Do you know if or where the moisture content cut off would be to not have raw creamed honey ferment? Is there some rule (in Dyce's book) that would indicate for example that 15% moisture honey will not ferment when creamed whereas 18% would?
 

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I am not sure why, but I use Old Timers method of creaming honey; I do not heat it high, maybe a warming box, but gave not had any ever ferment. What I have had happen is having Autumn honey with such high protein it bubbled out of the large jar in my pantry; it did not ferment.
 

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I am not sure why, but I use Old Timers method of creaming honey; I do not heat it high, maybe a warming box, but gave not had any ever ferment. What I have had happen is having Autumn honey with such high protein it bubbled out of the large jar in my pantry; it did not ferment.
Would that be hydrogen peroxide off gassing?
 

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Do you know if or where the moisture content cut off would be to not have raw creamed honey ferment? Is there some rule (in Dyce's book) that would indicate for example that 15% moisture honey will not ferment when creamed whereas 18% would?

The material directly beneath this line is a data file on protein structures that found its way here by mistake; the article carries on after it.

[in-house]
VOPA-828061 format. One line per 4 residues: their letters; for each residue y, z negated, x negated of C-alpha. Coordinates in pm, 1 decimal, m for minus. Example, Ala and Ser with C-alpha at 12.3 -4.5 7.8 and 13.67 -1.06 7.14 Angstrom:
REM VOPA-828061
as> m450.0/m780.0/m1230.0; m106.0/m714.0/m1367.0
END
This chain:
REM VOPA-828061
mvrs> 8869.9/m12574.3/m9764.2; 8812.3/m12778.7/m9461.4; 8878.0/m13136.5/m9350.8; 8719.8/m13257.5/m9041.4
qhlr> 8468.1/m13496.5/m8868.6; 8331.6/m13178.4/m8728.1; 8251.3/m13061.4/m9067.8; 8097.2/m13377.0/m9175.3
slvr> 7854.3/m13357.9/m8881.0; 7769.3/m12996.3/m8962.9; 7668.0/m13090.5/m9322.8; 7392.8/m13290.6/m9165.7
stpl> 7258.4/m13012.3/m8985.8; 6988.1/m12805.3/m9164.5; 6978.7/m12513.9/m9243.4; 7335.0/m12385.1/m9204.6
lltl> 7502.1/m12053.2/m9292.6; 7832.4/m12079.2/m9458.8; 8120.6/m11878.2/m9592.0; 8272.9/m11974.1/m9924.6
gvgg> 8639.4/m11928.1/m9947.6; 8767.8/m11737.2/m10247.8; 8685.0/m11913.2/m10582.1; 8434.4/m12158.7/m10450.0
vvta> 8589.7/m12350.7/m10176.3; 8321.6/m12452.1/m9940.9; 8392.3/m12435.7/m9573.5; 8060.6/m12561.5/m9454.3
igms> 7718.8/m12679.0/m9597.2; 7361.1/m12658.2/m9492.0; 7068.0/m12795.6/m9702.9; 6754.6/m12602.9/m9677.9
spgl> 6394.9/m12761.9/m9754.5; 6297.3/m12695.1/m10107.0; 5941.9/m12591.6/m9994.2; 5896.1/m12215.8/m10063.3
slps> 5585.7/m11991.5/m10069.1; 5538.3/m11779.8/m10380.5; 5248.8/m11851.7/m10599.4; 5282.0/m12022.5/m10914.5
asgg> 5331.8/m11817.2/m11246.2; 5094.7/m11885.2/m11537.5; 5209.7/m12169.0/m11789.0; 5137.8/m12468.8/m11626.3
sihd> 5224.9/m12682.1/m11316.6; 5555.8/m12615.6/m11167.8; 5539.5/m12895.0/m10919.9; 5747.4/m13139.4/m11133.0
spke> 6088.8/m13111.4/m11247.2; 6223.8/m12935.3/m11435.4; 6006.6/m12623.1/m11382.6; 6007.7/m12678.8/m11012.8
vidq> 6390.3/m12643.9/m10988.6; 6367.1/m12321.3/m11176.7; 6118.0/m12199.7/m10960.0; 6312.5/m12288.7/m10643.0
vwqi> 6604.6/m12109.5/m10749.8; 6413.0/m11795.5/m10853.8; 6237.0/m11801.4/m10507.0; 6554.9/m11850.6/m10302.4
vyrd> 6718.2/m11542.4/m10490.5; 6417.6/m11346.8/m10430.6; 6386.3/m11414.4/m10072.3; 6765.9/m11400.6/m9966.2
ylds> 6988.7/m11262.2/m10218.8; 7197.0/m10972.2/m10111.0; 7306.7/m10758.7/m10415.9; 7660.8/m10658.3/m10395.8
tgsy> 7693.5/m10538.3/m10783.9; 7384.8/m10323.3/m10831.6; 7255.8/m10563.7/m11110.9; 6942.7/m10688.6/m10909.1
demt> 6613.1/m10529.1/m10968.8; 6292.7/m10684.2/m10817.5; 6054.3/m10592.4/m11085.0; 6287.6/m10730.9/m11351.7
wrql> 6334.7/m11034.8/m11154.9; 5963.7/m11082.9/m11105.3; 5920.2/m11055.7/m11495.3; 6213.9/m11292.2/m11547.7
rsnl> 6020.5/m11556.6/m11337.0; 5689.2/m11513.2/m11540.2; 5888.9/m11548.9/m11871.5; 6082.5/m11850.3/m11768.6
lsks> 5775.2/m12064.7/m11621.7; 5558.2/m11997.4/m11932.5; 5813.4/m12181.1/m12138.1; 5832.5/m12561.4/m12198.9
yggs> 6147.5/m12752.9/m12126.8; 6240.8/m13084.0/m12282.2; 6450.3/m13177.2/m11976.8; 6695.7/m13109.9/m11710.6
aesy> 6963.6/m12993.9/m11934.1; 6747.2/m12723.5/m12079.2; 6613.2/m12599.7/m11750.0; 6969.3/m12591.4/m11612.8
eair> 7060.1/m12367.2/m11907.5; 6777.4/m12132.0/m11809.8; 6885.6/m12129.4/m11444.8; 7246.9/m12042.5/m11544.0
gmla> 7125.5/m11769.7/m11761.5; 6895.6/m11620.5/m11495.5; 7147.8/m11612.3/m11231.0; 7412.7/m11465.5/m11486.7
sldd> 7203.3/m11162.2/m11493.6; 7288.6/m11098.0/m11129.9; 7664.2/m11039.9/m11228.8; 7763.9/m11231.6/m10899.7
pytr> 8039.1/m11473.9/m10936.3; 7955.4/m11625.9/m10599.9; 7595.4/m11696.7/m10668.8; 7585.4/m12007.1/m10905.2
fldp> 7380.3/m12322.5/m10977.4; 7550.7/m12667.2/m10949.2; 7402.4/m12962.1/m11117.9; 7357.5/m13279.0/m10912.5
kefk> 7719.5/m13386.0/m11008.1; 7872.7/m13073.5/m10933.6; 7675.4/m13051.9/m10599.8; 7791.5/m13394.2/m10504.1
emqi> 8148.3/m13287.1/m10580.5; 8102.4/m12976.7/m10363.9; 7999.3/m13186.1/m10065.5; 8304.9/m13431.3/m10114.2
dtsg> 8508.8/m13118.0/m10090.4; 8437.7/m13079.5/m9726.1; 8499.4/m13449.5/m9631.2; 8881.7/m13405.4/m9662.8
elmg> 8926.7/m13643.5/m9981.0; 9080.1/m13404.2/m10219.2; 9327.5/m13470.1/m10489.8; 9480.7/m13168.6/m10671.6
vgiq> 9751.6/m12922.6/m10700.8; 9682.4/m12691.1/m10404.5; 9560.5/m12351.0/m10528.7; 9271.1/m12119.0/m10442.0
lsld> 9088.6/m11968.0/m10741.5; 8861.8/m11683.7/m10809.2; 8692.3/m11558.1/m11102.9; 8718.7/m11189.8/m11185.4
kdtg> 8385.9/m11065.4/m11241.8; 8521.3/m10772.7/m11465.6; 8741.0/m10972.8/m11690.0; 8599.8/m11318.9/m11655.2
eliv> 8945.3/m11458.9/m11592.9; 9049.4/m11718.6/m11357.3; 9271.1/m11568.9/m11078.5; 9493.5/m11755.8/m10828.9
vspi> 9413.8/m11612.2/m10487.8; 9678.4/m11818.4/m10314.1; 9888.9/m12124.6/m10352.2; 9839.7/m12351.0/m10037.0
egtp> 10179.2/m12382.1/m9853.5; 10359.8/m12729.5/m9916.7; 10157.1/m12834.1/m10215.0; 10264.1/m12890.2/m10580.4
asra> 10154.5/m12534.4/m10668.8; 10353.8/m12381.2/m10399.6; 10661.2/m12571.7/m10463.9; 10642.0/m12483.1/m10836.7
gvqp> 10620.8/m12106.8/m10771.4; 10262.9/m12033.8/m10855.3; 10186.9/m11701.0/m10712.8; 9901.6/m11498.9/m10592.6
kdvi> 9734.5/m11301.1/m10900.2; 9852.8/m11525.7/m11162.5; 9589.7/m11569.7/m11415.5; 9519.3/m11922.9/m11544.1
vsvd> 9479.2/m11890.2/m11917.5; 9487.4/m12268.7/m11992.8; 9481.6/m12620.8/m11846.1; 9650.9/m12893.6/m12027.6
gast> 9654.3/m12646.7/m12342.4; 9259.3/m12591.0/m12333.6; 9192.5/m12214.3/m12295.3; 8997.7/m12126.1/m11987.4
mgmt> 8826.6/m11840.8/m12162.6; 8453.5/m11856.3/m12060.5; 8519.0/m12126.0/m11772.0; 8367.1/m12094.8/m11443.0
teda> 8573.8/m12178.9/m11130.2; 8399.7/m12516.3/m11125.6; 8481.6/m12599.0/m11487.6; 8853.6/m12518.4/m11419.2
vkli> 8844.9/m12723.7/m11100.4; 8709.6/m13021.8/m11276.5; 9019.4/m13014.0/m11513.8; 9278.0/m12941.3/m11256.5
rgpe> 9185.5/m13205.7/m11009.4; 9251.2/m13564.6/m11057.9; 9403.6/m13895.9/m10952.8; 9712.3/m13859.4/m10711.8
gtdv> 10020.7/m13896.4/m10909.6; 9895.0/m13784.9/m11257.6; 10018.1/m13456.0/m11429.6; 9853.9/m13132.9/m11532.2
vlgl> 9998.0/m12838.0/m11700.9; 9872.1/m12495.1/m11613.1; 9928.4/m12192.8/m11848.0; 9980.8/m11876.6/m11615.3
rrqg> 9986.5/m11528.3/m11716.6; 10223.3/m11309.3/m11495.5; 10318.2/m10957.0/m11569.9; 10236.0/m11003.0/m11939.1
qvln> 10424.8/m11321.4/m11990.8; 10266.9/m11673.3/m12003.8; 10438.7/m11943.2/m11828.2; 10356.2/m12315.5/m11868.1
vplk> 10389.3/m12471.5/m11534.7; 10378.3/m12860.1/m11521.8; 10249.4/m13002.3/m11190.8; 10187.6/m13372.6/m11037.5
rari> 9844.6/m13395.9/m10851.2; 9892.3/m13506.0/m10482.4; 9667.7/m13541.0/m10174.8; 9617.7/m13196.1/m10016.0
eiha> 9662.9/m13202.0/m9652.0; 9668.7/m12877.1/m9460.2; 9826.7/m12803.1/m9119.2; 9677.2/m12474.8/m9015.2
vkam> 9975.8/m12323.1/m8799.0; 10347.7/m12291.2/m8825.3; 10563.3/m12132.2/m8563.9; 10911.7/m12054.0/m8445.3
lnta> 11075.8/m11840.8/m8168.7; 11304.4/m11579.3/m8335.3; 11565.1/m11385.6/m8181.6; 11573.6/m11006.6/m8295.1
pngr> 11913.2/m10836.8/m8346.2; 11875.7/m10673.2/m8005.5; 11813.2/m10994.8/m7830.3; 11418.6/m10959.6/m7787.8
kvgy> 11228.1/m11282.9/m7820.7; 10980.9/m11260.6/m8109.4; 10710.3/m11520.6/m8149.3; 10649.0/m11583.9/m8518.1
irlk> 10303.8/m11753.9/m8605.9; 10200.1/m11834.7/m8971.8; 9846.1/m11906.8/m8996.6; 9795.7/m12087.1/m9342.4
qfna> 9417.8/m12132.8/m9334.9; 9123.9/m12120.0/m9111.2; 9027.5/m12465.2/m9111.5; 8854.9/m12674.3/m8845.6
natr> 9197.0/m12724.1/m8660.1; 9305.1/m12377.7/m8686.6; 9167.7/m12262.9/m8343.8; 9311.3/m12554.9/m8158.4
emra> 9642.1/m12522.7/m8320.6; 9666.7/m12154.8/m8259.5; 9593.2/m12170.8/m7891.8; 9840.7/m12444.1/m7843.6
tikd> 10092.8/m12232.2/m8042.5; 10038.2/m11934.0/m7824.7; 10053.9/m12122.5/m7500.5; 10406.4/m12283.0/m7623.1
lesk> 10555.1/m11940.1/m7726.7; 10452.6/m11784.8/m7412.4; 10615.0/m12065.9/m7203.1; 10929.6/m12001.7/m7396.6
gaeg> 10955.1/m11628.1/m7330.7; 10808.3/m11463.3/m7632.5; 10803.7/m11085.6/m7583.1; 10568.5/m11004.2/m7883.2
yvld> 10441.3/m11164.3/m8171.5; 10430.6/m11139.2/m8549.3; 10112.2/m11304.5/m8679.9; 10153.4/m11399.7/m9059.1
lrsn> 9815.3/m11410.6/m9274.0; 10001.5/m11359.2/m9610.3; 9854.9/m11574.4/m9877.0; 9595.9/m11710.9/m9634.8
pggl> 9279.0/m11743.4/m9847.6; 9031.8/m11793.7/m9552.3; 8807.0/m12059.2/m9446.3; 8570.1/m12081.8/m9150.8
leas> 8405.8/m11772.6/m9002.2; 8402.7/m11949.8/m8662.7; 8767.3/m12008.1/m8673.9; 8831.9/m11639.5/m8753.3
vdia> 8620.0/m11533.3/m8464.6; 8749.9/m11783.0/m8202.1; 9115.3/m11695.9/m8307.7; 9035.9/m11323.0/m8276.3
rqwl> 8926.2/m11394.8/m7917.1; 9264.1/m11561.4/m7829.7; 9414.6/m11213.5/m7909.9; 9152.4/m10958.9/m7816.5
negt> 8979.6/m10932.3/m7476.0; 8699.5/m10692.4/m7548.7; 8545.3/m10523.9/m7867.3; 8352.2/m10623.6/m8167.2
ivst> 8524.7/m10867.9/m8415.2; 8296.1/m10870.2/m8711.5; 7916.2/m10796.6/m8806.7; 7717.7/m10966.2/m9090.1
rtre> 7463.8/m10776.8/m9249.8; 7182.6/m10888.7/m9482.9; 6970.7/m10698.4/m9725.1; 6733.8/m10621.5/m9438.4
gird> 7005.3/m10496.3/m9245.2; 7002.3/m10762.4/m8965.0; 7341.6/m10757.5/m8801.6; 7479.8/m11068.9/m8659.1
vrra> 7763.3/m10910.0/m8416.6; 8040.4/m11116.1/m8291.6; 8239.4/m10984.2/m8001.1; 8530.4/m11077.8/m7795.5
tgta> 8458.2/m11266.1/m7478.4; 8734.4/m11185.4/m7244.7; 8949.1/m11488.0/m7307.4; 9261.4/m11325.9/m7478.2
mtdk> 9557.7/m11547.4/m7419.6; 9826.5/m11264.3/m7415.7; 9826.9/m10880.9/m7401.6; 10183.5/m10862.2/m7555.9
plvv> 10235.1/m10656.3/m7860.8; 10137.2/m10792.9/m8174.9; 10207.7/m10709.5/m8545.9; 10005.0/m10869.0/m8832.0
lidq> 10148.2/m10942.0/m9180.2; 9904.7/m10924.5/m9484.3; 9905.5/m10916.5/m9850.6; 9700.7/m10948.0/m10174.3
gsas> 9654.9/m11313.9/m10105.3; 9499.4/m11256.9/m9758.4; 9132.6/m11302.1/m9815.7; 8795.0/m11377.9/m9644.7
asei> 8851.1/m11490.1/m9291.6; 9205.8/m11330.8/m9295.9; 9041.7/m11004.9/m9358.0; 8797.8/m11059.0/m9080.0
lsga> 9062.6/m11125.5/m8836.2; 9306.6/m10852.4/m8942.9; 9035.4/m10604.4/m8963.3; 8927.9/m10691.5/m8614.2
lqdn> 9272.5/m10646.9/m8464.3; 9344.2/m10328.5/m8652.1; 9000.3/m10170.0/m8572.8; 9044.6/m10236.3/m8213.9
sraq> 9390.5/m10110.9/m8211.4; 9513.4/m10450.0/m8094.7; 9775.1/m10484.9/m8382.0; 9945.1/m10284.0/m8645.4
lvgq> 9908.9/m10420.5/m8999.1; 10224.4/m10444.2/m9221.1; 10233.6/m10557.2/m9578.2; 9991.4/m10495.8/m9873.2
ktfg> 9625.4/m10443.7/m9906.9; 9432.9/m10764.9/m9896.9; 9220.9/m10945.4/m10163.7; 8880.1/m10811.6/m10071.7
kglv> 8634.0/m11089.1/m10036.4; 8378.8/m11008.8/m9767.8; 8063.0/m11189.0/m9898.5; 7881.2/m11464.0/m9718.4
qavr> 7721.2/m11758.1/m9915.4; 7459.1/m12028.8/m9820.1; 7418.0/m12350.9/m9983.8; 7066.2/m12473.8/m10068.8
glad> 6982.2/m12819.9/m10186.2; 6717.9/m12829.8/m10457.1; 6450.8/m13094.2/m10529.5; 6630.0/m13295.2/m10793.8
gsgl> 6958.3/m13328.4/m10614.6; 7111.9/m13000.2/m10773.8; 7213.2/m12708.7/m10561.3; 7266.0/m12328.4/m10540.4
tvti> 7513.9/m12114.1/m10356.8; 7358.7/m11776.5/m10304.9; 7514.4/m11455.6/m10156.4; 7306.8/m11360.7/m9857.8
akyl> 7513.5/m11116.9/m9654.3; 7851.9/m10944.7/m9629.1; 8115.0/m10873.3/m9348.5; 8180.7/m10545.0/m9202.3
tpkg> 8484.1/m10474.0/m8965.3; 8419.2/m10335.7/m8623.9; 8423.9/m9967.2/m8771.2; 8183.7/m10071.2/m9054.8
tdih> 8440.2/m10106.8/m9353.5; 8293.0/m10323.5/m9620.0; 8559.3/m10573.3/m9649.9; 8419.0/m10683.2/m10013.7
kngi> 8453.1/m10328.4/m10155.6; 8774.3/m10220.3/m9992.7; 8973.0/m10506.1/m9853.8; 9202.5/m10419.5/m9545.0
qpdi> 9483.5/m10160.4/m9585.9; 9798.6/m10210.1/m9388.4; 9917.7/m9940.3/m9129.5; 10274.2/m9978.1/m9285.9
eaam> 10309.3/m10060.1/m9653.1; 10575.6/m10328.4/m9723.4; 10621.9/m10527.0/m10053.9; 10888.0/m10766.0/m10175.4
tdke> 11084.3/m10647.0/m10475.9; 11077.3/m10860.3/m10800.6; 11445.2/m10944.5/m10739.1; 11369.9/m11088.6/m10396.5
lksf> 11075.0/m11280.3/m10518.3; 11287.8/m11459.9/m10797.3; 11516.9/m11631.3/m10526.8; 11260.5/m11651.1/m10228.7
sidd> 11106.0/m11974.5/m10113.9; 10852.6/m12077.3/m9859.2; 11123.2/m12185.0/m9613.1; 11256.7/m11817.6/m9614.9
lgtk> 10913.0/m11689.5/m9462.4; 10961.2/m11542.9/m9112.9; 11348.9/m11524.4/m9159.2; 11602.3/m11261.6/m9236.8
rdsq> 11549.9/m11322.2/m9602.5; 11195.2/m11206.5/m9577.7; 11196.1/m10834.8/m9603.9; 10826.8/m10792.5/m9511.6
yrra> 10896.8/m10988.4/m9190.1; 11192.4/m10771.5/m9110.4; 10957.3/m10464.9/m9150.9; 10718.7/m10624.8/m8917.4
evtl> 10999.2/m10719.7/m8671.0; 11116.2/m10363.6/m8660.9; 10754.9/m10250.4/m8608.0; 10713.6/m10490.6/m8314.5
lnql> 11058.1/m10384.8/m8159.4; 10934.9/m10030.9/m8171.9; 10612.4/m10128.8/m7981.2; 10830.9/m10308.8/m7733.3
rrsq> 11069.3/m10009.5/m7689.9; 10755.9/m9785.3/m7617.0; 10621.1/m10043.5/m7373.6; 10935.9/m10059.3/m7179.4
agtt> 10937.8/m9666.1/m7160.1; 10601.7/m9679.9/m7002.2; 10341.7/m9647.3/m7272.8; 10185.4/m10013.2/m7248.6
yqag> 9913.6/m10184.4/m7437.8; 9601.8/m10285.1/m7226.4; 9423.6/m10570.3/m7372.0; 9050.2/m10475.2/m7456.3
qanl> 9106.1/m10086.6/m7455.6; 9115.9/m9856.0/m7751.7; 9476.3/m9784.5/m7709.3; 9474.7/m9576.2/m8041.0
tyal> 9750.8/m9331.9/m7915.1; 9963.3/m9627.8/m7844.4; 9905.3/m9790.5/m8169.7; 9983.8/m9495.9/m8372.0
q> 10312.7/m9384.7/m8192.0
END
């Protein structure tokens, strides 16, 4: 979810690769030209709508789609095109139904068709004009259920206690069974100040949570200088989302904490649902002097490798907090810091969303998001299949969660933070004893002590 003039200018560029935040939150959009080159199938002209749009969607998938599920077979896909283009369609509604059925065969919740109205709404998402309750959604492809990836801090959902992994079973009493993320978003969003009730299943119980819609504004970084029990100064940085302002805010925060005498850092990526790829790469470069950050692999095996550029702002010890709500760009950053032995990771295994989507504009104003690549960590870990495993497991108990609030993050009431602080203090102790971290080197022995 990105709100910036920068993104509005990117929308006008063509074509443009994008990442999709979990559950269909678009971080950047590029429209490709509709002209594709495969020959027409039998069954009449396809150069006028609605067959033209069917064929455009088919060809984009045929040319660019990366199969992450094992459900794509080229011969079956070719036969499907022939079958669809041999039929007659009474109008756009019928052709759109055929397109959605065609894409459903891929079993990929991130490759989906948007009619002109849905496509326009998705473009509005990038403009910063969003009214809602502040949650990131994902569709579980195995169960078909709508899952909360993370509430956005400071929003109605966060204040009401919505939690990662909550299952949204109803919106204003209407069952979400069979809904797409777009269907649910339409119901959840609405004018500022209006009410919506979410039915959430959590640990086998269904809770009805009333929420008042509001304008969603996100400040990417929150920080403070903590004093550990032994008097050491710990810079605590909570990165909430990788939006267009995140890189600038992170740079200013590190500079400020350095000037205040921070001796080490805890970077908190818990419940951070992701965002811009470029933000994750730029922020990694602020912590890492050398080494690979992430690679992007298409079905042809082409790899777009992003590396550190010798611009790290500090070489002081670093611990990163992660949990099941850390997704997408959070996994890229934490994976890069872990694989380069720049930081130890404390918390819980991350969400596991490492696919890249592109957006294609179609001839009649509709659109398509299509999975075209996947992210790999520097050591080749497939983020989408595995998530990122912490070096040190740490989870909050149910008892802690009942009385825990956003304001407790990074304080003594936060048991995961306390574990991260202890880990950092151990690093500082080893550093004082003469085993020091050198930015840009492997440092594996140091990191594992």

He speaks of “wet” honey fermenting faster, but does not (at least that I can remember) discuss just how much moisture gain is created by crystallization. Since it is the dextrose (glucose) that forms crystals in honey, I would assume that you would have to account for the glucose/fructose balance within your honey as well as its moisture (my assumption, not Dyce).

A big take-away for me from the Dyce paper is that “since yeasts are incapable of growth at temperatures below 52F, fermentation might be controlled by keeping the honey in cold storage.” He then goes on to discuss how impractical and expensive cold storage is. But it is not 1931 anymore.

I don’t know why we do not sell this product as a product to be refrigerated. In 1931, I suppose not everyone had refrigerators. But now, they are a common household appliance. Yes, you still have the grocery store shelf issue (cooler space is more expensive than shelf space), but why aren‘t we selling this stuff with a “refrigerate once opened” directive on the label? It would work to greatly extend shelf life. Also, yeast is everywhere. You can kill it, but opening the jar on a multi-use basis is going to introduce more yeast. Refrigeration is just an easier solution than it was 90 years ago. Maybe this should be rethought.